Acute Intermittent Porphyria (AIP)
My story is about my dad, Sylvester John Berdak, who died in 1977 of a heart attack related to smoking. I was 16 years old at the time. His pain through those years was unbearable and he did many things to relieve it.
He was a Master Sergeant in the United States Air Force who planned to spend more than the 20 years he served, but the AIP symptoms led to his early discharge at 38 years old.
My dad was treated for the abdominal pain, but the doctors thought it was more psychological. His primary care doctor even sent him to a psychiatrist.
I remember, as a kid, that he would s and he would shake in church services and soak in the bathtub to help the pain.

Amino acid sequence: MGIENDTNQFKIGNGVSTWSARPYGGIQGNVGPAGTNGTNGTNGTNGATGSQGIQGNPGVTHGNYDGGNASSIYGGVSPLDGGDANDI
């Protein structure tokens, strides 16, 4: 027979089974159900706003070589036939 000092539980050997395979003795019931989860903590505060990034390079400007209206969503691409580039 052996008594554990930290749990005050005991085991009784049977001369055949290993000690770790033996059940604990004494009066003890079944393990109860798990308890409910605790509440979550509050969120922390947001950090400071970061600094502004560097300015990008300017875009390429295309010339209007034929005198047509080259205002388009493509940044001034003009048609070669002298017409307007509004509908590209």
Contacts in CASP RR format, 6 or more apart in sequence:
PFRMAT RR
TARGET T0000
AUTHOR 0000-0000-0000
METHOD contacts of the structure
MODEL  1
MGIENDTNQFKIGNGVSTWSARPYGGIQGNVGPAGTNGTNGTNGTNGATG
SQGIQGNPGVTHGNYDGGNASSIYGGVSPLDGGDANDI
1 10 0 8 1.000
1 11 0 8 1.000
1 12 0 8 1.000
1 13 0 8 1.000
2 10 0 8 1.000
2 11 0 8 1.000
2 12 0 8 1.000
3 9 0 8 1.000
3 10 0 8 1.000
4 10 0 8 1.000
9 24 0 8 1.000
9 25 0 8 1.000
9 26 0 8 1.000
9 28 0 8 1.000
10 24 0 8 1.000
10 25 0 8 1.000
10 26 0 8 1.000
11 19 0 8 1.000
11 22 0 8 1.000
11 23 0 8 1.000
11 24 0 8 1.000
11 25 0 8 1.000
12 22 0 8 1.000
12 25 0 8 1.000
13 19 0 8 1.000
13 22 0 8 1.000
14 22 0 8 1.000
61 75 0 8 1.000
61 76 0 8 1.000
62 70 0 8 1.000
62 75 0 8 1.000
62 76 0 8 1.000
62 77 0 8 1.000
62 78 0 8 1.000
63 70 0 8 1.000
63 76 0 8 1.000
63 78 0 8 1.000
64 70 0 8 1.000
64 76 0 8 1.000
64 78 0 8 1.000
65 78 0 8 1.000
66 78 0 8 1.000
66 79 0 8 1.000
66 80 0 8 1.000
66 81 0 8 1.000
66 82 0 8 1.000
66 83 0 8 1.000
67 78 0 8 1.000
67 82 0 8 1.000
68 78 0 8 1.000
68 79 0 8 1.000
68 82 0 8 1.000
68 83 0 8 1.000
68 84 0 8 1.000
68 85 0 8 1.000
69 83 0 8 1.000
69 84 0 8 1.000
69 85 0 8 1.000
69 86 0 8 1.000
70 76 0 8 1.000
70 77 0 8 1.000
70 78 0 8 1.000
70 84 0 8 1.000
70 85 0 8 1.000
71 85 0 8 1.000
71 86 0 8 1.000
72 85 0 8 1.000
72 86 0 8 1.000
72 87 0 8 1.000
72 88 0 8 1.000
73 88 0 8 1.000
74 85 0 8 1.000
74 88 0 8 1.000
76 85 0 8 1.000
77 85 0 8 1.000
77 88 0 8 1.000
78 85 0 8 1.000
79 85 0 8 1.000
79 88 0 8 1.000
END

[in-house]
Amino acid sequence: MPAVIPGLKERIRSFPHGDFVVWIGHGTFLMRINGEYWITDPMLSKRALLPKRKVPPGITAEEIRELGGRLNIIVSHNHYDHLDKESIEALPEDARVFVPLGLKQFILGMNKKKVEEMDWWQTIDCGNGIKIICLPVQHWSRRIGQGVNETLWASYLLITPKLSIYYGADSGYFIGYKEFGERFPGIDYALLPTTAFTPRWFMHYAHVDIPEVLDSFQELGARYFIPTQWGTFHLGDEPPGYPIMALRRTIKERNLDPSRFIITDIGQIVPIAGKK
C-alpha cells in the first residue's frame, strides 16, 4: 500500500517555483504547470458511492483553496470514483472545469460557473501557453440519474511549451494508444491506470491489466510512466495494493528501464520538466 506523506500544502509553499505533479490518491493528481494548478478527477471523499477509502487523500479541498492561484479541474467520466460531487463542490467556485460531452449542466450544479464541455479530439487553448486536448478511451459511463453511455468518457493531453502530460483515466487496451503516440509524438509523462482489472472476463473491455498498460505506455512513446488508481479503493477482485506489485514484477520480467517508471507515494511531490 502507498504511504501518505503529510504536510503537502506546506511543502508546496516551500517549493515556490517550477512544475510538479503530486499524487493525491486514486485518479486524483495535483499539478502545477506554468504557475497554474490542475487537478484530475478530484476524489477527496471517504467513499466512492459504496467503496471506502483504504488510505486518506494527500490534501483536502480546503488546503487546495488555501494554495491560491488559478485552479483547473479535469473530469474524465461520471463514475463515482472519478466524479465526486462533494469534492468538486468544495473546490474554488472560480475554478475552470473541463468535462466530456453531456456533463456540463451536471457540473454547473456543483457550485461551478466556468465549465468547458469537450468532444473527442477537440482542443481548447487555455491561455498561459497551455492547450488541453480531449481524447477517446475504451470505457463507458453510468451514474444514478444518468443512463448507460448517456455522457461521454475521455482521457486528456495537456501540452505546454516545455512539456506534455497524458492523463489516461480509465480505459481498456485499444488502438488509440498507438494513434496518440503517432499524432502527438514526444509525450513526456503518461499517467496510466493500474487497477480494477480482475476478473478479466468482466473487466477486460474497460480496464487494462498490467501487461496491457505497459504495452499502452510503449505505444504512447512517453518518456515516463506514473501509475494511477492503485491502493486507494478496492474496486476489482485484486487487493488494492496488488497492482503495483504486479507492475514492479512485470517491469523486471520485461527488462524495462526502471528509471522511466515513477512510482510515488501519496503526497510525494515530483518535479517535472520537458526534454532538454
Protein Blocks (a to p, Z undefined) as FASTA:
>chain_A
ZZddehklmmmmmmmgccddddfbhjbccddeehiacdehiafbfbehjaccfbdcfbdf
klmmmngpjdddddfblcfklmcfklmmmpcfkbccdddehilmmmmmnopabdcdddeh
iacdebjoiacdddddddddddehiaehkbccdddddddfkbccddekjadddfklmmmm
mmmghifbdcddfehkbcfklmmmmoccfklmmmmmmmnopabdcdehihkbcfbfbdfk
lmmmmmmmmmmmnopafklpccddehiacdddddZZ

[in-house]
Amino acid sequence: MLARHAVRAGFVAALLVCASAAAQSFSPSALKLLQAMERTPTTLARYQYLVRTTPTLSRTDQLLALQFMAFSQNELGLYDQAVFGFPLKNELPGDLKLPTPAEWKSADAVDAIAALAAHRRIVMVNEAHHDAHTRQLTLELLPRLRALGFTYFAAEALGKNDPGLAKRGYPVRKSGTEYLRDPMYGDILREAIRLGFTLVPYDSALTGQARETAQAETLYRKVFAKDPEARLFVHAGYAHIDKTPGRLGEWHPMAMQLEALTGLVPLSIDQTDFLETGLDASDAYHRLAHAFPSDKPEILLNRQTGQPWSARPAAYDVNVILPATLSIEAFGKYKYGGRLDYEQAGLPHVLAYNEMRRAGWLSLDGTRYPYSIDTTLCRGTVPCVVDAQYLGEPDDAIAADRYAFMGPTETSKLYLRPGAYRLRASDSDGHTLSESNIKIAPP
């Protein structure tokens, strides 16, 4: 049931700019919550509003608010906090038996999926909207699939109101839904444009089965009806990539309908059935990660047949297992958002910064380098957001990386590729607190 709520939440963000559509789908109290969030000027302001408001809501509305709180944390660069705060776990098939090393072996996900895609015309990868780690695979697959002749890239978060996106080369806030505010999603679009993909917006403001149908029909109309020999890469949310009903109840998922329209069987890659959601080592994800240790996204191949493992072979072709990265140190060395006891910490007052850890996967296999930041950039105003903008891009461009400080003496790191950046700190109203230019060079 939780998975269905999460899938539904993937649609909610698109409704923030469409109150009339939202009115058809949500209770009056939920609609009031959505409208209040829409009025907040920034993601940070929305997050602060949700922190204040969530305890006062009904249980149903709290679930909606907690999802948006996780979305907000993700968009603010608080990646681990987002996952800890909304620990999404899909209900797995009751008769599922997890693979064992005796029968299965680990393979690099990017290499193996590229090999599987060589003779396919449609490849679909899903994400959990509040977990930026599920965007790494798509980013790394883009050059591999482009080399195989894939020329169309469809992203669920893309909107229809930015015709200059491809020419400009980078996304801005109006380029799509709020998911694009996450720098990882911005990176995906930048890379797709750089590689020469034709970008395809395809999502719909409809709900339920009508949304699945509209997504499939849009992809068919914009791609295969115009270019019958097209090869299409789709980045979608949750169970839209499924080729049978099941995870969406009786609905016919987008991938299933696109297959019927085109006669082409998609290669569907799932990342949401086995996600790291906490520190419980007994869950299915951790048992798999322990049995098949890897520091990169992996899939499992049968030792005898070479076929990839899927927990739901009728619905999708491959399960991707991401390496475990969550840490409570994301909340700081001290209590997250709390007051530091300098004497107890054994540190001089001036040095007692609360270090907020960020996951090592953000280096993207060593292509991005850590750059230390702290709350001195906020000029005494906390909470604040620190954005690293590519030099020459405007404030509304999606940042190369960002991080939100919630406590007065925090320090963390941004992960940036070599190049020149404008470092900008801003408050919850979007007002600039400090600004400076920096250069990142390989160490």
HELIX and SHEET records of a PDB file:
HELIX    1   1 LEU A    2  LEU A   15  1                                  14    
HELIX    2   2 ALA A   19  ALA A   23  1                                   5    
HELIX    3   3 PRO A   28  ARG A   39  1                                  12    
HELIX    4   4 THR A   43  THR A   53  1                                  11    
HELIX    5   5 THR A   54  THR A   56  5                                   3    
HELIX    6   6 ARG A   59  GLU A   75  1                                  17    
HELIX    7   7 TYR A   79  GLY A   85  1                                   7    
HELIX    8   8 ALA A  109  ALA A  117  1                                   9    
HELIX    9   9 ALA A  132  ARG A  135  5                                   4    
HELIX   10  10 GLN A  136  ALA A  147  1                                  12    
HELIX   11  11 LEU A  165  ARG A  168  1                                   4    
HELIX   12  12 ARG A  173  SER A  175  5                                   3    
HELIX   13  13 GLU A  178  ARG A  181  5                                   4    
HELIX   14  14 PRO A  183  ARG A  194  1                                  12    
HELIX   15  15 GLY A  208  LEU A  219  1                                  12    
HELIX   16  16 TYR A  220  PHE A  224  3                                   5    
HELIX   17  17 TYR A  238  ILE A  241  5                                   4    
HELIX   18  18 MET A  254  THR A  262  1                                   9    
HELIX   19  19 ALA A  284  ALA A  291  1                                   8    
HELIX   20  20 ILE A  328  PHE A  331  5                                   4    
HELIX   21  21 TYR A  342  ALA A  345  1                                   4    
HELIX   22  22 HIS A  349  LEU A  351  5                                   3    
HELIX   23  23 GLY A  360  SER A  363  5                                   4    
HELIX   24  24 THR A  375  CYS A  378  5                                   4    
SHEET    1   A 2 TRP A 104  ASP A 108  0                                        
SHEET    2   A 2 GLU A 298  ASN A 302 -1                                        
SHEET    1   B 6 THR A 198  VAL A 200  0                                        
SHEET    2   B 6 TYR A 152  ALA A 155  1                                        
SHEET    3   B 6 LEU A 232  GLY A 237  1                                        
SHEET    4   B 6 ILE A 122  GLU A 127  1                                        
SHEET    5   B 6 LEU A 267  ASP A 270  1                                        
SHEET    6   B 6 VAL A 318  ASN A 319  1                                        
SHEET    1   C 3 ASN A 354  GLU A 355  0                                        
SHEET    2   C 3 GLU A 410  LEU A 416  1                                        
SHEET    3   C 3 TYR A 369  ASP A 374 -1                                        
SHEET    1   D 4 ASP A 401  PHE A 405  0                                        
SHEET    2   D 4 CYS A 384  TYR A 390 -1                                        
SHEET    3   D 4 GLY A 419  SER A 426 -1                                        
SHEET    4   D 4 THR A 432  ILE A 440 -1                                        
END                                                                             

In 1977, my siblings and I were tested with stool and blood work to see if we had or would be carriers of AIP. I think I was seen not to be a carrier. I try to keep my dad's family and extended relatives informed of what could be in their lives. They do not seem to listen, but I keep on trying and continue to spread the word of porphyria.
Lori Berdak Miller